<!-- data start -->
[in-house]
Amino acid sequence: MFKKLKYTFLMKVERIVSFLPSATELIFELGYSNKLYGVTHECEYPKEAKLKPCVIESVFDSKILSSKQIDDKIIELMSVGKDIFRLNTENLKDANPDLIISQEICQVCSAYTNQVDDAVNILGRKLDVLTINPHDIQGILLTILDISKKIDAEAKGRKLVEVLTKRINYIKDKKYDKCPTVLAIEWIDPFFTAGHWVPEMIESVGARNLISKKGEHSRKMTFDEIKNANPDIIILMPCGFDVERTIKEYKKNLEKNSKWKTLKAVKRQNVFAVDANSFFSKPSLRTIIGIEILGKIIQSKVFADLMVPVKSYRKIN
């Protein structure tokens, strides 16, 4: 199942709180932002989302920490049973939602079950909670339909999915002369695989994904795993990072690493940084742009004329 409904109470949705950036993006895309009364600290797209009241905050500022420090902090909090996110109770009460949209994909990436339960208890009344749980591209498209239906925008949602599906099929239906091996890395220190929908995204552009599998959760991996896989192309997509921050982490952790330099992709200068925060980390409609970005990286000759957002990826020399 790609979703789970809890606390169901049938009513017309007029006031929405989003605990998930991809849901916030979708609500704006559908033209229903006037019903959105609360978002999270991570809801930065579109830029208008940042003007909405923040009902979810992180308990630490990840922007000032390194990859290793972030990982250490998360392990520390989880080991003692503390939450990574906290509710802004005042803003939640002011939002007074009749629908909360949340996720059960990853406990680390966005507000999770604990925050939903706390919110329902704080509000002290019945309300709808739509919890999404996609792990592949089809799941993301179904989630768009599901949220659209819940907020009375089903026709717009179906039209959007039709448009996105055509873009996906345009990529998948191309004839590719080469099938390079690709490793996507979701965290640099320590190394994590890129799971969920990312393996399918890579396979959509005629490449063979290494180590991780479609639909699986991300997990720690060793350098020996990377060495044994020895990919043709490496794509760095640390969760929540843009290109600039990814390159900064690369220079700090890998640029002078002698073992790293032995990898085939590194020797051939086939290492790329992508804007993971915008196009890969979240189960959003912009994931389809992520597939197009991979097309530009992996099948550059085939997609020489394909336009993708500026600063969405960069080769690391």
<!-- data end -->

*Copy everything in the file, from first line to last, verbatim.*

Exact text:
[in-house]
Amino acid sequence: MFKKLKYTFLMKVERIVSFLPSATELIFELGYSNKLYGVTHECEYPKEAKLKPCVIESVFDSKILSSKQIDDKIIELMSVGKDIFRLNTENLKDANPDLIISQEICQVCSAYTNQVDDAVNILGRKLDVLTINPHDIQGILLTILDISKKIDAEAKGRKLVEVLTKRINYIKDKKYDKCPTVLAIEWIDPFFTAGHWVPEMIESVGARNLISKKGEHSRKMTFDEIKNANPDIIILMPCGFDVERTIKEYKKNLEKNSKWKTLKAVKRQNVFAVDANSFFSKPSLRTIIGIEILGKIIQSKVFADLMVPVKSYRKIN
């Protein structure tokens, strides 16, 4: 199942709180932002989302920490049973939602079950909670339909999915002369695989994904795993990072690493940084742009004329 409904109470949705950036993006895309009364600290797209009241905050500022420090902090909090996110109770009460949209994909990436339960208890009344749980591209498209239906925008949602599906099929239906091996890395220190929908995204552009599998959760991996896989192309997509921050982490952790330099992709200068925060980390409609970005990286000759957002990826020399 790609979703789970809890606390169901049938009513017309007029006031929405989003605990998930991809849901916030979708609500704006559908033209229903006037019903959105609360978002999270991570809801930065579109830029208008940042003007909405923040009902979810992180308990630490990840922007000032390194990859290793972030990982250490998360392990520390989880080991003692503390939450990574906290509710802004005042803003939640002011939002007074009749629908909360949340996720059960990853406990680390966005507000999770604990925050939903706390919110329902704080509000002290019945309300709808739509919890999404996609792990592949089809799941993301179904989630768009599901949220659209819940907020009375089903026709717009179906039209959007039709448009996105055509873009996906345009990529998948191309004839590719080469099938390079690709490793996507979701965290640099320590190394994590890129799971969920990312393996399918890579396979959509005629490449063979290494180590991780479609639909699986991300997990720690060793350098020996990377060495044994020895990919043709490496794509760095640390969760929540843009290109600039990814390159900064690369220079700090890998640029002078002698073992790293032995990898085939590194020797051939086939290492790329992508804007993971915008196009890969979240189960959003912009994931389809992520597939197009991979097309530009992996099948550059085939997609020489394909336009993708500026600063969405960069080769690391």